The funniest Hebrew titles for movies we all know and love! ?

3 min read
Hilly Perlman, Citizen Café Hebrew teacher
Hilly Perlman, Citizen Café Hebrew teacher

It’s a known fact in Israel, that translating movie titles isn’t our strong suit. The work of a Hebrew translators isn’t easy – they need to take many things into consideration. The cultural references are many times lacking, some phrases in English do not exist in Hebrew, and even if the name is just a simple word, the translators might need to choose a gender for it, since pretty much everything is gendered in Hebrew. With all that being said, some translations are just so bad it’s really difficult to understand what was going through the translator’s mind. So yalla, let’s embark on a perplexing journey of the worst Hebrew movie title translations of all time!

The first is probably the most ironic one – yet, the struggle of translation here is pretty understandable. It is the Hebrew name given to the movie “Lost In Translation”אבודים בטוקיו (ah-voo-deem beh-tohk-yoh) or – “Lost in Tokyo”. The translator’s work wasn’t easy since the phrase “lost in translation” doesn’t have a parallel phrase in Hebrew, still they could’ve kept the original meaning by using some other related phrase. But this one is not remotely bad compared to what’s coming next.

The next one is also quite understandable, but the movie was too sensational to compromise for a less than perfect name. It is the translation for the movie “Frozen”! In Hebrew it’s called לשבור את הקרח (leesh-bohr eht hah-keh-rahch) which means “to break the ice”. Why didn’t they just use the word for ‘frozen’ in Hebrew? We can’t know for sure, but it might be due to the fact that the translators didn’t want to define who is frozen. Let me explain – when you say ‘frozen’ in English, who or what is frozen stays unknown. In Hebrew, you have to choose the gender and also whether it is a singular or plural frozen, which kind of makes the name a little more specific and less intriguing. Still, was “to break the ice” the best choice of name for that movie? I’m not entirely sure.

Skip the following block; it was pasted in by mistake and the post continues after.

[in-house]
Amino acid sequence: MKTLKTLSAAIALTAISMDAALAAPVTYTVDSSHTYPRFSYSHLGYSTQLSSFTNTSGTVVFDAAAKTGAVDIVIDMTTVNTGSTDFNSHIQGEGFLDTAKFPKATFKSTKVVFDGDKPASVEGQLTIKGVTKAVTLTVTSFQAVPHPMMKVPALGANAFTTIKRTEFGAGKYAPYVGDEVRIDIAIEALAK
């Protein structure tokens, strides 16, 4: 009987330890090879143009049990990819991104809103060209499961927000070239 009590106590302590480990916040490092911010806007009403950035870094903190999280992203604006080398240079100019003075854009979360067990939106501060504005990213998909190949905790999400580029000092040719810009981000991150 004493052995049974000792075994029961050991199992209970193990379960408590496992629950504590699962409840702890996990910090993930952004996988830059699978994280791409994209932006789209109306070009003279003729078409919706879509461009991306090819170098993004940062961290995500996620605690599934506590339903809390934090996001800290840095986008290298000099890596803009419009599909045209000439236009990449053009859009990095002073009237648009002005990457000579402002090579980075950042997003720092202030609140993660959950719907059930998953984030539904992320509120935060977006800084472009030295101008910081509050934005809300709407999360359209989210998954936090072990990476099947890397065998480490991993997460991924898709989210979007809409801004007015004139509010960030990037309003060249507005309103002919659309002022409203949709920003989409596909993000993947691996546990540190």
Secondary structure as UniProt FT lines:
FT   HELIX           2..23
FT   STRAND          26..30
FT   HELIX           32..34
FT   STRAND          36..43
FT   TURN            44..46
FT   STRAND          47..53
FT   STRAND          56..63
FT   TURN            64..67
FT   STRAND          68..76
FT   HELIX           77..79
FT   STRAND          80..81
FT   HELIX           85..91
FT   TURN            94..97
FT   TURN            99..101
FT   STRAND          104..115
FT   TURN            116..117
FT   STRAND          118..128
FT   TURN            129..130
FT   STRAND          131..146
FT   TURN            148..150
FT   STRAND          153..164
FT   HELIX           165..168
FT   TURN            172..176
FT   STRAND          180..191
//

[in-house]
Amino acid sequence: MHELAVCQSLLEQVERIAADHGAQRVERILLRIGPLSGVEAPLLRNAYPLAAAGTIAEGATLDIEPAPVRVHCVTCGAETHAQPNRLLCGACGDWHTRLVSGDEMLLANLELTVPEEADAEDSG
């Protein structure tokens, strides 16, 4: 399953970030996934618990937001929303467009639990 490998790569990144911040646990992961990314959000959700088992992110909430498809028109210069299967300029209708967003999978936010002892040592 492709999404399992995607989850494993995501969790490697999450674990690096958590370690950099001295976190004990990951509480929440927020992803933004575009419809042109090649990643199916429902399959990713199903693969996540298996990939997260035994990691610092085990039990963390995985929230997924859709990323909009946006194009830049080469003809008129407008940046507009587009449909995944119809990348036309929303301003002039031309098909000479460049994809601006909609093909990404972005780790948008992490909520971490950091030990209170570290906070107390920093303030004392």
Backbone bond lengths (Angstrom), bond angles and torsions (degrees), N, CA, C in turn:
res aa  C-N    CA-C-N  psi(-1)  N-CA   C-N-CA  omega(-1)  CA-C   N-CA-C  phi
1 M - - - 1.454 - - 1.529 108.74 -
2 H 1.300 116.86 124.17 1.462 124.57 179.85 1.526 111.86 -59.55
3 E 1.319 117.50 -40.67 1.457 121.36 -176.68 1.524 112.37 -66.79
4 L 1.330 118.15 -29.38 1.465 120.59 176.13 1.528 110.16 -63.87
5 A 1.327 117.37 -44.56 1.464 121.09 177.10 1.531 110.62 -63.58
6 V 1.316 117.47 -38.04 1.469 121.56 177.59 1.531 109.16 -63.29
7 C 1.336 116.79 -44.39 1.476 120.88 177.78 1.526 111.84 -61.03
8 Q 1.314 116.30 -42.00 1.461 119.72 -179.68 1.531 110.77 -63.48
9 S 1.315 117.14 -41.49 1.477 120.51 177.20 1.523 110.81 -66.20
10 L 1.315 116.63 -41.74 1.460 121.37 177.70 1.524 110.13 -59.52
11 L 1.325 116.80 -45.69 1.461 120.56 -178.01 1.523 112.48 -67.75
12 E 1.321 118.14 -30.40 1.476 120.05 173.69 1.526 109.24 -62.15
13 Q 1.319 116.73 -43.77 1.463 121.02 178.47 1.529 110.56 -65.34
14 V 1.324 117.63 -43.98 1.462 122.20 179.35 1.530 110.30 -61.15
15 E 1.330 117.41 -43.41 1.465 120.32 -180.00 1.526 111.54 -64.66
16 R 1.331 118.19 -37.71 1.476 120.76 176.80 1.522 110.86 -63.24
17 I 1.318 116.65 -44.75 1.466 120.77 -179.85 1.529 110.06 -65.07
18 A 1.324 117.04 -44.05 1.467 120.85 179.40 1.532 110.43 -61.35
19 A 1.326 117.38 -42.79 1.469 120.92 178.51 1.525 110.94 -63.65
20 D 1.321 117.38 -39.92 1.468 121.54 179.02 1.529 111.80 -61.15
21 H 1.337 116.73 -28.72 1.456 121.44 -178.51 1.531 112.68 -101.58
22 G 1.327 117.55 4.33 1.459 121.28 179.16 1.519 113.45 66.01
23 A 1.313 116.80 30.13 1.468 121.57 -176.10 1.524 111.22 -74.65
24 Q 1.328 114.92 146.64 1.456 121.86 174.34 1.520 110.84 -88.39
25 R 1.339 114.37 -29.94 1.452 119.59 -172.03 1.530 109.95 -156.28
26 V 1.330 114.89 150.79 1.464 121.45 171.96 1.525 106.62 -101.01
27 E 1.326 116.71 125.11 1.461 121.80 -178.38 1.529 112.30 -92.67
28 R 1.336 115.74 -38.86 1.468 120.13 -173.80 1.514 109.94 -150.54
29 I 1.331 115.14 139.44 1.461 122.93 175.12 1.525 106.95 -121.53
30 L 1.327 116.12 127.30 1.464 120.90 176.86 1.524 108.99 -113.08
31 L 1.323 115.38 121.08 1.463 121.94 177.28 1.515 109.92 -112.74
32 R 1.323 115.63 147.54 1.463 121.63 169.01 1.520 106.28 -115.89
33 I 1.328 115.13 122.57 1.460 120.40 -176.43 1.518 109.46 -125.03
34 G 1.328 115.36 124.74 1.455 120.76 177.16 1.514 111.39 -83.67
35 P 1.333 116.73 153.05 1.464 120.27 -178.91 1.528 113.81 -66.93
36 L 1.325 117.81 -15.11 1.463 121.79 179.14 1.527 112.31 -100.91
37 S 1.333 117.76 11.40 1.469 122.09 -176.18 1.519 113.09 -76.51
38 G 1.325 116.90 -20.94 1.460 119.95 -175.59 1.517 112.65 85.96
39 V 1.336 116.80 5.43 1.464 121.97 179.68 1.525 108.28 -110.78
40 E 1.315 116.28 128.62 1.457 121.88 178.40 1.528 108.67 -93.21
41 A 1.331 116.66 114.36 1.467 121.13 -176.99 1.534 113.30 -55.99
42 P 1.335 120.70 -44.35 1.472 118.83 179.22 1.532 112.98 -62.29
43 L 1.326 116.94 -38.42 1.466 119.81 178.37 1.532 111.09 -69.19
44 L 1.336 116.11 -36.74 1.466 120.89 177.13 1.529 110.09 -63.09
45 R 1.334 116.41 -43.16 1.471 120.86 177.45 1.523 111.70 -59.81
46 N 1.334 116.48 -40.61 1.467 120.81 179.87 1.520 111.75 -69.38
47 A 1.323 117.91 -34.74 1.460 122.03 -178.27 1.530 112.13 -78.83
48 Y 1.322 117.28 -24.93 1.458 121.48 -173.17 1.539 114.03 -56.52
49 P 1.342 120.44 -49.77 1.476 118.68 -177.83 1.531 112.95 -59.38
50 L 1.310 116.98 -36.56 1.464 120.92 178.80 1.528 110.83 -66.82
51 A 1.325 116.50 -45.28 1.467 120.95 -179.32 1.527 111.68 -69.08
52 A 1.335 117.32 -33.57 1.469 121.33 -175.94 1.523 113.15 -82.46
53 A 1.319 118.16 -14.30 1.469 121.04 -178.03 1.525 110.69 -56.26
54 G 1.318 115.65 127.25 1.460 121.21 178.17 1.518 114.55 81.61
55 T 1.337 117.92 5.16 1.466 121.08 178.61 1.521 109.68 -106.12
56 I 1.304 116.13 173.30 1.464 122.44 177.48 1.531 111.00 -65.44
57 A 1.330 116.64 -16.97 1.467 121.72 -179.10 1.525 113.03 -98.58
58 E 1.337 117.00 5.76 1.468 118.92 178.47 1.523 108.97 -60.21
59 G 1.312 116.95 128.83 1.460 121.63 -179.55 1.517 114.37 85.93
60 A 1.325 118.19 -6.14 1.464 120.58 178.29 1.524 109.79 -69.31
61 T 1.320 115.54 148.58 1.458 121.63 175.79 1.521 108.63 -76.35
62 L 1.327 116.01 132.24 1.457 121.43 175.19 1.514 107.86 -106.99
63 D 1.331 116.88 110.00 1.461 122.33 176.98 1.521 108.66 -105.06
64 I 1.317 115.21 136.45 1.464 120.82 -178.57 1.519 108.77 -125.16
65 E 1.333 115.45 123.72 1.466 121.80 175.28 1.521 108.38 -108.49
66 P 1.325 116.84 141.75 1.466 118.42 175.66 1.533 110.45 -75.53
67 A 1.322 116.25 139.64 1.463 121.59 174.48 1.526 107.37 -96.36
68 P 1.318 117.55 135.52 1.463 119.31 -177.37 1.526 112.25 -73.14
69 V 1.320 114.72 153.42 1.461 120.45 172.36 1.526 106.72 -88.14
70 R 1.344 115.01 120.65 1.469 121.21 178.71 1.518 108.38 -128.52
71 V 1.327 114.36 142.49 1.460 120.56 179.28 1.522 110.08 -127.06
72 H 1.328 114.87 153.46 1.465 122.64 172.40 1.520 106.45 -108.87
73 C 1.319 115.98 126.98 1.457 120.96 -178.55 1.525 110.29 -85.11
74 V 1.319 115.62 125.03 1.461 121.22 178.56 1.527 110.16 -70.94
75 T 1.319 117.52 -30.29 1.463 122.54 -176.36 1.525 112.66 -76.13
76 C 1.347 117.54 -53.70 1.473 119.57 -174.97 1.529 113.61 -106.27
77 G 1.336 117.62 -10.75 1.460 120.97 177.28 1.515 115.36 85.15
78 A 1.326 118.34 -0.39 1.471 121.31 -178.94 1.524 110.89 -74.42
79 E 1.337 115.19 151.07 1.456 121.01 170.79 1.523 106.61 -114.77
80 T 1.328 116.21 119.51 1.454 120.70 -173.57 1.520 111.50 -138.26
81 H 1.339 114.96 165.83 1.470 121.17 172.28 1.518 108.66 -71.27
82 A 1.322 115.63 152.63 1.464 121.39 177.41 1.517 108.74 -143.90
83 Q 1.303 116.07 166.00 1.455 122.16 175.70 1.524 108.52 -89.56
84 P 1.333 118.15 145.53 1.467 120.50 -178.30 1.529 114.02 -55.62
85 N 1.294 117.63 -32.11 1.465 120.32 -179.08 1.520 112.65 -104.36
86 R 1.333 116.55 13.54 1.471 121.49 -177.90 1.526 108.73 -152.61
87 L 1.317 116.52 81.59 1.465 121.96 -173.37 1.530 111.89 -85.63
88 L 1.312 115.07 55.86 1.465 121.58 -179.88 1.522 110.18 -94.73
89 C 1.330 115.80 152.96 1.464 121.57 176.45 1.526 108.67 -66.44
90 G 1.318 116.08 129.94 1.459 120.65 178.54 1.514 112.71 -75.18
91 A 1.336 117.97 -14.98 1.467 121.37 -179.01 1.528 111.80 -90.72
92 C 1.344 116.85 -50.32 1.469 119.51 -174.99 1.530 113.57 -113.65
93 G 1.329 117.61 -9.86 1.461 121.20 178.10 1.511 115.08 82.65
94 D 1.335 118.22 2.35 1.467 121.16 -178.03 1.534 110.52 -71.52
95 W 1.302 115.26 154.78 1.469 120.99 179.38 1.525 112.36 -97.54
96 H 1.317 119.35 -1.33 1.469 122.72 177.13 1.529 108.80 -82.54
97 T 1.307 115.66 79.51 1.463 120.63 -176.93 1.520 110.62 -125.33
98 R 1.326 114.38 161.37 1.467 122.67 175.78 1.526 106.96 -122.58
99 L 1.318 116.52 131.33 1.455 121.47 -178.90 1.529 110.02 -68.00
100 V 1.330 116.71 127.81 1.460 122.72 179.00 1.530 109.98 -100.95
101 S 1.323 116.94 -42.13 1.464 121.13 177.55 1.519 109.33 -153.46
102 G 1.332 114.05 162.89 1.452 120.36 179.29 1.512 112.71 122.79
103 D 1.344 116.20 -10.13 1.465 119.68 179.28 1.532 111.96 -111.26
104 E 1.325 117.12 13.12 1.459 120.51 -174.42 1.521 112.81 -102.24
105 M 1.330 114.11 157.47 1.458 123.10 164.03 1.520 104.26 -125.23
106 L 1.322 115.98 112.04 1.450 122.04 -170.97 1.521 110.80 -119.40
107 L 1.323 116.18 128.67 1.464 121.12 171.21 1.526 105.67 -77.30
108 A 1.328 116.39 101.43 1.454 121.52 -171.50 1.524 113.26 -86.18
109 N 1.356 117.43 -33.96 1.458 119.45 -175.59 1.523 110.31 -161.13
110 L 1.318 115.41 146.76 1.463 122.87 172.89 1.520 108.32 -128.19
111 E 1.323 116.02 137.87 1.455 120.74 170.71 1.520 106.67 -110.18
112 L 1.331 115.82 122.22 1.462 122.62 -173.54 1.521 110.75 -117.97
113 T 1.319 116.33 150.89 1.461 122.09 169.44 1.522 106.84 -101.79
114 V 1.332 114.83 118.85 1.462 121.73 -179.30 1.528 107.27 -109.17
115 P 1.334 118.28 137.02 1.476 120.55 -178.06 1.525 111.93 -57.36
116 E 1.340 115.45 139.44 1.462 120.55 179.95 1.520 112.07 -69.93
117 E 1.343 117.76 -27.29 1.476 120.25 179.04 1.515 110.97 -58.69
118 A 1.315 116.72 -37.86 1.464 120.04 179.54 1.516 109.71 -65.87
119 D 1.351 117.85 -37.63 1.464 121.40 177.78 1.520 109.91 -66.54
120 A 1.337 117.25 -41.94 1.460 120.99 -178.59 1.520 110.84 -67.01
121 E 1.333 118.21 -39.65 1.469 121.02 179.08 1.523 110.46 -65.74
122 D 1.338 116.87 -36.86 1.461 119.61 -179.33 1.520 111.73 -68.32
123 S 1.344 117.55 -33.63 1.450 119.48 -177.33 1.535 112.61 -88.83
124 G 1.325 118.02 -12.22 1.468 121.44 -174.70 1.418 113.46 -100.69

Another one, that is pretty understandable and yet, so so wrong is a famous children’s movie called גשם של פלאפל(geh-shehm shehl fah-lah-fehl)meaning “a rain of falafels”. Can you guess what famous children’s movie was named that way by the elusive, mysterious translators? It is in fact the movie “Cloudy With a Chance of Meatballs”. It is true that meatballs are not something very common in Israeli culture, and therefore would be very weird in a movie title, but I am guessing the viewers were still quite confused when no falafels appeared anywhere near that movie.

The weirdest, most unnecessarily complicated translation we’ll talk about, is the title for the movie “The Hangover”. In Hebrew to say Hangover, we just say ‘hangover’. You would think the translators will be happy, for their work here is pretty much done. However, it seems like these translators, were paid by the word, since they called the movie – בדרך לחתונה עוצרים בווגאס (bah-deh-rech la-chah-too-nah ohts-reem beh-veh-gahs) meaning “on the way to the wedding, we stop at Vegas”. This terrible translation is known by many as one of the worst title translations, but if I’m being honest there are some that are even worse…

Curious to know about some more terrible Hebrew movie titles? Just look for the translation for “Coyote Ugly”, “Top Gun”, “Superbad” and “Knocked Up”, (warning: some of them are a little inappropriate), and don’t worry if you have problems understanding them, most of the time they don’t really make sense…

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